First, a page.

Rubbernecking and Investing
Ever been stuck on the freeway and don’t know why. Then you drive past a minor car accident (or even just a breakdown) and curse all the other drivers for slowing down to have a good look and causing the traffic jam that is totally unnecessary. That is, of course, after having slowed down myself to have a look. The answer to that question is undoubtedly “yes”.
As you are no doubt aware, we do things a little differently around here. So, let us explain.
Human beings are wired to want more of what gives us security and pleasure, and to run away from things that cause us pain and discomfort. This behaviour has likely kept us alive as a species, but it wreaks havoc in our financial lives.
Carl Richards gives the example, when the markets go down and the over-zealous financial networks start yelling that you should save yourself before you end up living under a bridge, it feels like a wild animal is chasing you. The only thing to do is run!
Feeling scared is normal at that moment. The last thing you need in such times is a lecture on the history of long-term stock market returns.
You don’t need facts and figures; you need someone to listen to you, empathise and give you reassurance.
Where are we heading with this? Do we actually have a point? Well, again, yes! Let’s apply this to investing…
Just because journalists are telling you to bail out of your investments and run for your life, do you do it? It’s the same principle as a herd of sheep or teenagers.
Here’s Carl’s serviette chart that we find pretty amusing:
You can’t get unbiased financial advice from most media outlets. They want you to look at their news story – that’s how they make money. When we are frightened, we tune in. When we are happy, we tune out.
Peter Switzer explains that how the media portrays stocks is part of the reason why so many people don’t want to have a go at being an investor in the share market. At times like these, headlines get it wrong, telling us that “investors have dumped stocks” when it’s really professional traders and speculators.
Investors tend to be longer-term players of stocks and many know that when the market panics, it becomes a buying-opportunity, except for that one year in 10 when a crash often comes along.
Mr Switzer goes on to say that a lot of this negative sentiment that’s hurting economic numbers is trade war-related. He often quotes Warren Buffett, who counsels us that we should “be greedy when others are fearful” and vice versa.
He goes on to say “that’s great advice when the selloff is a correction that then rolls into another leg up for a bull market for stocks. But what if this sell-off is telling you that a crash is coming? Well, we don’t know that, but speculation would say no”.
Let’s return to the motorway – when you go past an accident or breakdown you don’t stop, get out of your car, leave it there, throw your keys away and say “I’ll never drive again”. Even if it is more than just a bingle, we all still get in our cars and drive. We may feel empathy for the drivers, but we don’t reconsider our financial goals.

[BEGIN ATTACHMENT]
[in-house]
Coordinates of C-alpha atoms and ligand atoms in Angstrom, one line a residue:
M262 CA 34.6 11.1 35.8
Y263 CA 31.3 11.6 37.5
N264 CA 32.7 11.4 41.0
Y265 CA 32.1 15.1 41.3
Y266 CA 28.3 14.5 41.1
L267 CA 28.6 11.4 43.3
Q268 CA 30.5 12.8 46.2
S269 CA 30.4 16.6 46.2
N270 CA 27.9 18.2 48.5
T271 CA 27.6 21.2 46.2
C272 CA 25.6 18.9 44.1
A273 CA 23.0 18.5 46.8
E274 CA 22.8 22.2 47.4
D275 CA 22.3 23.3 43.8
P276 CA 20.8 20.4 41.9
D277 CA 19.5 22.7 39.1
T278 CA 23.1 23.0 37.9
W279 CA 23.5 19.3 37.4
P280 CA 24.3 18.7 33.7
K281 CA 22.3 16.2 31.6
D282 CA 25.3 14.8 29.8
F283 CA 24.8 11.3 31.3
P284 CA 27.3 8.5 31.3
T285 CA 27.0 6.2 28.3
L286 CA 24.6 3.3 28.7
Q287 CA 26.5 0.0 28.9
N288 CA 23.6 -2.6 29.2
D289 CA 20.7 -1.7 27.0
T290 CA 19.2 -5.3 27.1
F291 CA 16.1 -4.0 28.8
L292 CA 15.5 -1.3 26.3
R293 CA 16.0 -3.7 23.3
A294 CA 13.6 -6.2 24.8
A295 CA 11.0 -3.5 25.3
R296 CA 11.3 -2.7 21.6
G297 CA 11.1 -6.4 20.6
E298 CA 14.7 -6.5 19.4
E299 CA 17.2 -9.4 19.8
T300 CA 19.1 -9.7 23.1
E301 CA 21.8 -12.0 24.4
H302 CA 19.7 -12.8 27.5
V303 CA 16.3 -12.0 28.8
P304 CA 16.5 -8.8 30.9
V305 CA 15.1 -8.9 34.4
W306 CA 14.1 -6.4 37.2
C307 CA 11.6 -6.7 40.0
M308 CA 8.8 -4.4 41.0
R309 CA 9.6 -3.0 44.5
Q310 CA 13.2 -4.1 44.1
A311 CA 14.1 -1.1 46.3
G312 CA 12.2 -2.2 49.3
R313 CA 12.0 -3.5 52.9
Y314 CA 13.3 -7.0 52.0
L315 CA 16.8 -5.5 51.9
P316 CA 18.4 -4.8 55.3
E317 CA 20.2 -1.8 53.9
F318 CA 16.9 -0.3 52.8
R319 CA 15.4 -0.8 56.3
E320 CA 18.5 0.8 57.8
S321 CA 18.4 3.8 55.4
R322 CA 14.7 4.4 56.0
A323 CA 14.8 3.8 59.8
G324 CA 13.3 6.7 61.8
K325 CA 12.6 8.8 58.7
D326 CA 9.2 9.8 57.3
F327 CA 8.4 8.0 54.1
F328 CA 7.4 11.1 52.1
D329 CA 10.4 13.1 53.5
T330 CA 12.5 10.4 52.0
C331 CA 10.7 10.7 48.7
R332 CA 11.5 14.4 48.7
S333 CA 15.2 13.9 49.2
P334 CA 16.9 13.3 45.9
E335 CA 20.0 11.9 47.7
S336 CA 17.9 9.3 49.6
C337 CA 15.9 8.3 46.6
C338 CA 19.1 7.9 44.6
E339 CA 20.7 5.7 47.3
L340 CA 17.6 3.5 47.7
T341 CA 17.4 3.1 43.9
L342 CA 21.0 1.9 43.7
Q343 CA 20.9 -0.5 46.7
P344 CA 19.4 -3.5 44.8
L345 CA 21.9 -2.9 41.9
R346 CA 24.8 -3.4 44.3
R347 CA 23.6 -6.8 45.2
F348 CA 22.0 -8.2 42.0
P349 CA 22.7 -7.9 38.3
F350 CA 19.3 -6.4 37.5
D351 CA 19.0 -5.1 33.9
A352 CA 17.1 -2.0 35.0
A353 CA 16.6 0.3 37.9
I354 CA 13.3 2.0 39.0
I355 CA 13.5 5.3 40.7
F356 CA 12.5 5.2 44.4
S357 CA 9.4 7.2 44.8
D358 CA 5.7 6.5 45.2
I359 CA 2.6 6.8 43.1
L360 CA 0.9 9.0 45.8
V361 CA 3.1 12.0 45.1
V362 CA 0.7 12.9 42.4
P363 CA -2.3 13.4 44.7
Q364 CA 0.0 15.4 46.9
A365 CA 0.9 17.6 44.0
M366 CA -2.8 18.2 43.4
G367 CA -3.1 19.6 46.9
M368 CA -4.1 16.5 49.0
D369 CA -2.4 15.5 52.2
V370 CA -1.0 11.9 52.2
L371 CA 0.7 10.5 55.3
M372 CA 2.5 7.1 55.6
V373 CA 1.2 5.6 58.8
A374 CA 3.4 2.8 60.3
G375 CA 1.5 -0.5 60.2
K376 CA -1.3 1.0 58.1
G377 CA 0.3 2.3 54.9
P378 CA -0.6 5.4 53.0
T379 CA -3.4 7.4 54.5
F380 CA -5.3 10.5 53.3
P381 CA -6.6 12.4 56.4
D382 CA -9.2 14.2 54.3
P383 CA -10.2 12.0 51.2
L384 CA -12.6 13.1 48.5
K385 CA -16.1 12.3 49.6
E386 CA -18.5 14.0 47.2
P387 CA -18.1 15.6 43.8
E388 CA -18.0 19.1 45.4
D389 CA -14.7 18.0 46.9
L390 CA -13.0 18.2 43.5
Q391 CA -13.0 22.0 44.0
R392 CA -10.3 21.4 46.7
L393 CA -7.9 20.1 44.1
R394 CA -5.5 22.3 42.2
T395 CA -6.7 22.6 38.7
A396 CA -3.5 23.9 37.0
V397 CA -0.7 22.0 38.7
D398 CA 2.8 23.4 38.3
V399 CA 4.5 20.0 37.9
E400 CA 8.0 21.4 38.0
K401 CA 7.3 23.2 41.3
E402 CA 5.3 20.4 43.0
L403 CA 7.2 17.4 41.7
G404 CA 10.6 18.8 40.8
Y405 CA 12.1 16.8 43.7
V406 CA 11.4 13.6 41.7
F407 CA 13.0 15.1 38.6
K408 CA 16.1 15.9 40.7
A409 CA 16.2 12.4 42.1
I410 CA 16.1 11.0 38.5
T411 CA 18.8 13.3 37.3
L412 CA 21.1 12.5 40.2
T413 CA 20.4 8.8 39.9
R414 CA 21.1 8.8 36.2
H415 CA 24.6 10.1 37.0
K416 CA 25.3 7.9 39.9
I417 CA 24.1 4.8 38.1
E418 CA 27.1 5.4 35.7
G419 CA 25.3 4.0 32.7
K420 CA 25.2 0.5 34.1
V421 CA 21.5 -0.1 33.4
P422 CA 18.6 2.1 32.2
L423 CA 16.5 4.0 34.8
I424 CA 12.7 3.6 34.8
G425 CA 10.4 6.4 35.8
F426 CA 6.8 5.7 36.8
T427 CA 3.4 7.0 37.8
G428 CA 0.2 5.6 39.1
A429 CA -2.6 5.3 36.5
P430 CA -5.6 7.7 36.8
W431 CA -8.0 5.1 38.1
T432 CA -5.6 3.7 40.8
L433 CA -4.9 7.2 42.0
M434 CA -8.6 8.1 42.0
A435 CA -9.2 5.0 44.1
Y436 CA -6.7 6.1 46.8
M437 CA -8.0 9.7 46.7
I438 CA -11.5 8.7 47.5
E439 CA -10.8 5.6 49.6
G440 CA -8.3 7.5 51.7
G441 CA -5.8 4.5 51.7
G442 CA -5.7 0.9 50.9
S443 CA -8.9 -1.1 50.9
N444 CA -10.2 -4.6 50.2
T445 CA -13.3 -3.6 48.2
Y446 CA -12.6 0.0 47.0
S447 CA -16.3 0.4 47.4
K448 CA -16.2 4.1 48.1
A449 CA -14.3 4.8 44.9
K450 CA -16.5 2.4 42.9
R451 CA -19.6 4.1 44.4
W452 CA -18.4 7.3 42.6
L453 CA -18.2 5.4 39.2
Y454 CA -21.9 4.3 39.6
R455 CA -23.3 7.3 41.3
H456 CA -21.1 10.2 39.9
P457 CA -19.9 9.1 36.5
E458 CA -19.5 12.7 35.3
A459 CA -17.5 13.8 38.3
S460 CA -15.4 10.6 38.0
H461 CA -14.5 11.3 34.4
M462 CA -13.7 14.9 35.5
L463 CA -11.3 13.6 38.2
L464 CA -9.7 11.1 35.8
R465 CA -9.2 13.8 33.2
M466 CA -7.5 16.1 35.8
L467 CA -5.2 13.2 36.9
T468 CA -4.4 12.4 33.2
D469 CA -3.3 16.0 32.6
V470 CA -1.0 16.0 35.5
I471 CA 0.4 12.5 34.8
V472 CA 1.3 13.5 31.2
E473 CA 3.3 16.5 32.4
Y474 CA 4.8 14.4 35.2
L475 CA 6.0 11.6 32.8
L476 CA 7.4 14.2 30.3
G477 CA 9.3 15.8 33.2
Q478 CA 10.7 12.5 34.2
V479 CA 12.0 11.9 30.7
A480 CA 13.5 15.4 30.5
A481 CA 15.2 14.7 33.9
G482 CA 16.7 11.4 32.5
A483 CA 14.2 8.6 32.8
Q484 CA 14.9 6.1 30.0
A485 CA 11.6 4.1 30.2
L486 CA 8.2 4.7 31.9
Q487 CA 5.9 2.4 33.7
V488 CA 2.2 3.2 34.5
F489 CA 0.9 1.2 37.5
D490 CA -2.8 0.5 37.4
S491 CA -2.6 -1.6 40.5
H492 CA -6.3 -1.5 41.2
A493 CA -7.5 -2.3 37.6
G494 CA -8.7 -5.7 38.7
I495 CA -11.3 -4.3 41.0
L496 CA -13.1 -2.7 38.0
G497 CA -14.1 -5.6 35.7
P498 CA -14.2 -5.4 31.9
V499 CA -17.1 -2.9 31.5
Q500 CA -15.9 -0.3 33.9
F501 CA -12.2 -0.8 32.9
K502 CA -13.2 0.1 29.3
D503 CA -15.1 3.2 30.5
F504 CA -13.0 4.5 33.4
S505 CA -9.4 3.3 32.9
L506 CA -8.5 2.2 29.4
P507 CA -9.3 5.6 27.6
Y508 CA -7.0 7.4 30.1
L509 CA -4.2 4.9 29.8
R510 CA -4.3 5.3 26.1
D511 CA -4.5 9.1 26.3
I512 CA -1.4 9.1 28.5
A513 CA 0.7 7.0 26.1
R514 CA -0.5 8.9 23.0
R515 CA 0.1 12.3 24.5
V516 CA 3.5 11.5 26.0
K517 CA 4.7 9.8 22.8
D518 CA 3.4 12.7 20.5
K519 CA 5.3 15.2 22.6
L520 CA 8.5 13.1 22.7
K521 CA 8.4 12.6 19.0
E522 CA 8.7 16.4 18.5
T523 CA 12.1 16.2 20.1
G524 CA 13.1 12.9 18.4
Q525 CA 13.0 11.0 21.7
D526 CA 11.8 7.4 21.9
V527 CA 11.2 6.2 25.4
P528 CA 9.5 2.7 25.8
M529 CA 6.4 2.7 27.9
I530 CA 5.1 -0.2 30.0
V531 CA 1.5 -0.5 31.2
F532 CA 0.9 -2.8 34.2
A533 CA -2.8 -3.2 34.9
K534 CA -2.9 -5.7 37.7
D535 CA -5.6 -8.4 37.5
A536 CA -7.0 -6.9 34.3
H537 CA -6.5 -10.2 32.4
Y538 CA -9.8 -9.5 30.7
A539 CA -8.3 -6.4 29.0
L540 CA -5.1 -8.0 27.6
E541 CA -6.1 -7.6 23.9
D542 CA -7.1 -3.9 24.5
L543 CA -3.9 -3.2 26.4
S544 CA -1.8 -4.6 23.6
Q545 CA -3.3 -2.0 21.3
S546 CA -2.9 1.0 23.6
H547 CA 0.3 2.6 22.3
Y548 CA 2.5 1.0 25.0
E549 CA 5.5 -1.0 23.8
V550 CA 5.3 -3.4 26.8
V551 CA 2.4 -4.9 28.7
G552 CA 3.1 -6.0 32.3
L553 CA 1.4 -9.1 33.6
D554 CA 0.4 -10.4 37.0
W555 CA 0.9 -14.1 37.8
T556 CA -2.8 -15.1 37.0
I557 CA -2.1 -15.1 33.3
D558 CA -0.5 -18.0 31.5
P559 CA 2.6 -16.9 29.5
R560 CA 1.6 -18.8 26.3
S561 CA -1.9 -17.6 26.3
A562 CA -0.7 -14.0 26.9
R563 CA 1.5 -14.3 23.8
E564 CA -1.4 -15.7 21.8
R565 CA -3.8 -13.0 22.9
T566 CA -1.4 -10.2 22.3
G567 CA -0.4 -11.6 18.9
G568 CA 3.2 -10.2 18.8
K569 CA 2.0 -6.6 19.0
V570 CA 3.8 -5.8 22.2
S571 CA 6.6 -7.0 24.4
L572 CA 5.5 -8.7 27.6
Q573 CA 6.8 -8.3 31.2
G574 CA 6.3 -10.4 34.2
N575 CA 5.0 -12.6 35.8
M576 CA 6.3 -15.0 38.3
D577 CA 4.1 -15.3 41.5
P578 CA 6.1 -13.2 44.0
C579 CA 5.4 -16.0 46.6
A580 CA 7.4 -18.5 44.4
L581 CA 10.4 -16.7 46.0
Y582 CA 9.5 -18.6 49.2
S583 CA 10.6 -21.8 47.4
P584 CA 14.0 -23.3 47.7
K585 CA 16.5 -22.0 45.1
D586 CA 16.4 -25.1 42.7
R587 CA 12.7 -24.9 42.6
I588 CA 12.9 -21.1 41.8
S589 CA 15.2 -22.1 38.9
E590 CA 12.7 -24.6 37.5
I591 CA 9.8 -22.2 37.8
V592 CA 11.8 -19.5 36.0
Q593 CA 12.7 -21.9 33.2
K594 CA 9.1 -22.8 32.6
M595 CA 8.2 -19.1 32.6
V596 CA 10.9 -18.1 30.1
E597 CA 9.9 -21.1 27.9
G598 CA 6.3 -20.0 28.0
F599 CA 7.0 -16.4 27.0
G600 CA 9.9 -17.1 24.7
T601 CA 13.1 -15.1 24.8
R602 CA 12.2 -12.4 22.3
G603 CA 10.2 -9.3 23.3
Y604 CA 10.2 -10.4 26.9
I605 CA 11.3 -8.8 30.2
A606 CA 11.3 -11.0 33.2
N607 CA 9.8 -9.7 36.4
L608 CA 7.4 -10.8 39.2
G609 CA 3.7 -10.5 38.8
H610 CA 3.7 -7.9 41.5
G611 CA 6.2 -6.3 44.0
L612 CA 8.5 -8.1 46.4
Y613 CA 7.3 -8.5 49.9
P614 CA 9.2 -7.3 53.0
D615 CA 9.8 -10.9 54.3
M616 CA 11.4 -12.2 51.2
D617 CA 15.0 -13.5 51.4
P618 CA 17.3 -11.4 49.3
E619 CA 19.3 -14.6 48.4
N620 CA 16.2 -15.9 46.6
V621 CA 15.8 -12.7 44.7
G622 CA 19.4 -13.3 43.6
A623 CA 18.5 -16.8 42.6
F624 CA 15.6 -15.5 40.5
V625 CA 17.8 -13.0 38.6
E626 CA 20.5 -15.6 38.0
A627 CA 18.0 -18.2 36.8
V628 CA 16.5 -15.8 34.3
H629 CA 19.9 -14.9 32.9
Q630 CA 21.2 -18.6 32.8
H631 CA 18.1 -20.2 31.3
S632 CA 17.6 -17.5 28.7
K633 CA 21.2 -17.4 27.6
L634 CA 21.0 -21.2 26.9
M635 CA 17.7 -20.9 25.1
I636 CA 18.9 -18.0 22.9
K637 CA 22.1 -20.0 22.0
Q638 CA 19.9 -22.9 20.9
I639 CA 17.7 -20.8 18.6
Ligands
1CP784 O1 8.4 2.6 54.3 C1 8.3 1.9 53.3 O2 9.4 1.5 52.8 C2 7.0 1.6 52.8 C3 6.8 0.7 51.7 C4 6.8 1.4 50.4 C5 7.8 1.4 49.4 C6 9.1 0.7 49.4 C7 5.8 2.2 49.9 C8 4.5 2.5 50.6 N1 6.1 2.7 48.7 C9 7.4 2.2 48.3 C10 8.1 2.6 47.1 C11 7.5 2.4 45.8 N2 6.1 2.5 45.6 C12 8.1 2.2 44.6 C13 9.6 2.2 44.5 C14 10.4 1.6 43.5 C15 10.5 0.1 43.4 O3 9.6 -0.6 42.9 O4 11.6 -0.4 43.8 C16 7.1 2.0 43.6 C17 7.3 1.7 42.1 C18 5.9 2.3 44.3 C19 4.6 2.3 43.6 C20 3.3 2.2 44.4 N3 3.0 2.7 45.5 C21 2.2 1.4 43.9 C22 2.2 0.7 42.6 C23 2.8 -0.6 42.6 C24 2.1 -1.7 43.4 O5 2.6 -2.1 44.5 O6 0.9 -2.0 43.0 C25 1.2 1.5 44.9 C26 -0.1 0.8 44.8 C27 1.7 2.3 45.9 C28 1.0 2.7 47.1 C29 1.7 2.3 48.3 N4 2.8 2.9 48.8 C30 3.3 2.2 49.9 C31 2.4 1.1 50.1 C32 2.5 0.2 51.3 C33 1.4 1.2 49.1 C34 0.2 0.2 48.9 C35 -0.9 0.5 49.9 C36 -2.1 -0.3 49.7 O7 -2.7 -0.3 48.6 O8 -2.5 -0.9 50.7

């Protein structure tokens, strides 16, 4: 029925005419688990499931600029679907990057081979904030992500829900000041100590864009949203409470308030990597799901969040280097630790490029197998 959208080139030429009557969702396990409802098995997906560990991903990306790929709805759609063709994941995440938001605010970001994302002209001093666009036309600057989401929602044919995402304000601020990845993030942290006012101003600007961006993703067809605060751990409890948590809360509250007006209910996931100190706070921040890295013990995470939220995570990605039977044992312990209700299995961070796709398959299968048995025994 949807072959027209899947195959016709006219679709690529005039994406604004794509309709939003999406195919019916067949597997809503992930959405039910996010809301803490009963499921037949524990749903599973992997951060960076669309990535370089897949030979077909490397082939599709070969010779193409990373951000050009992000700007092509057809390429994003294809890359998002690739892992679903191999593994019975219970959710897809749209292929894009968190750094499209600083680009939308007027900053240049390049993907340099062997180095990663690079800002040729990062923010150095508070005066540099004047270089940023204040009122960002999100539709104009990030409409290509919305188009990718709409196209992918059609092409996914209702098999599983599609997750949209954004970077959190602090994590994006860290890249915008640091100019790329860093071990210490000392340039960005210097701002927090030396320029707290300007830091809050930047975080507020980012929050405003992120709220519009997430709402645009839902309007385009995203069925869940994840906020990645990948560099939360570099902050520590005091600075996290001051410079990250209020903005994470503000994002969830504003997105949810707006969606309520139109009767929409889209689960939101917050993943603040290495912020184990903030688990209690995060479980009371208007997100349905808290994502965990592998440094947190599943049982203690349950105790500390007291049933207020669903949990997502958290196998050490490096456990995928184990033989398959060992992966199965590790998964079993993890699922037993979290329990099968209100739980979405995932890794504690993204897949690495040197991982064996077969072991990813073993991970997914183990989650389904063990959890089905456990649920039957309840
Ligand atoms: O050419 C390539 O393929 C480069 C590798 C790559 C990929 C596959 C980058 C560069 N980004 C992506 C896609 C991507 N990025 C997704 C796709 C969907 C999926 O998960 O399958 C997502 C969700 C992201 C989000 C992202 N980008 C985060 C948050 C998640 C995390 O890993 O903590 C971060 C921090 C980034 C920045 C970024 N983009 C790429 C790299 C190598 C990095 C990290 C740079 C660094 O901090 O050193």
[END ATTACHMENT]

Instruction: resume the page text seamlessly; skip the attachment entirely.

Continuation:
But, the longer you spend rubbernecking, the easier it will be to run off course and cause yourself more trouble in the long run. The longer you spend looking in your rear-view mirror, the more likely you yourself will come unstuck. There will always be a reason thrown at us to question our investing behaviour, but we need to focus on the left-hand side of this napkin:
Source: The BehaviourGap.com
It’s OK to slow down, recalibrate and have a look, we are humans after all.
But it’s important to understand what’s happening and accept that being frightened is perfectly normal. We also need to understand what’s happening to us as a human being and to re-adjust our behaviour – not to make any knee-jerk reactions, on our long-term investment strategy. We must keep our financial and emotional brains apart, otherwise your investing can look like this:
We need to block out this noise, continue towards our well-thought-out destination and understand that any distractions will just take us longer to get there.
There will always be a reason NOT to invest. Investing is NOT an exact science, but in the longer term, investing IS the only way to get ahead.
Then staying invested is the next challenge.
Important information and disclaimer
This publication has been prepared by AustAsia Group, including AustAsia Financial Planning Pty Ltd (AFSL License No 229454).
In writing this report, we have sourced information from:
AMP Capital Markets (including Dr Shane Oliver, Chief Economist and Head of Investment Strategy), ANZ Capital Markets, Australian Bureau of Statistics, BetaShares, Bloomberg, Business Insider, Carl Richards, Colonial First State, Commonwealth Bank, Investopedia IRESS, Livewire, Macquarie, Morningstar, Peter Switzer, Reserve Bank of Australia, Russell Investments and VanEck.
Any advice in this publication is general only and has not been tailored to your circumstances. Accordingly, reliance should not be placed on the information contained in this document as the basis for making any financial investment, insurance, or other decision. Please seek personal advice before acting on this information.
Information in this publication is accurate as at the date of writing, 10 October 2019. Some of the information may have been provided to us by third parties. While it is believed the information is accurate and reliable, the accuracy of that information is not guaranteed in any way.
Opinions constitute our judgement at the time of issue and are subject to change. Neither the Licensee nor any member of AustAsia Group, nor their employees or directors give any warranty of accuracy, nor accept any responsibility, for any errors or omissions in this document.
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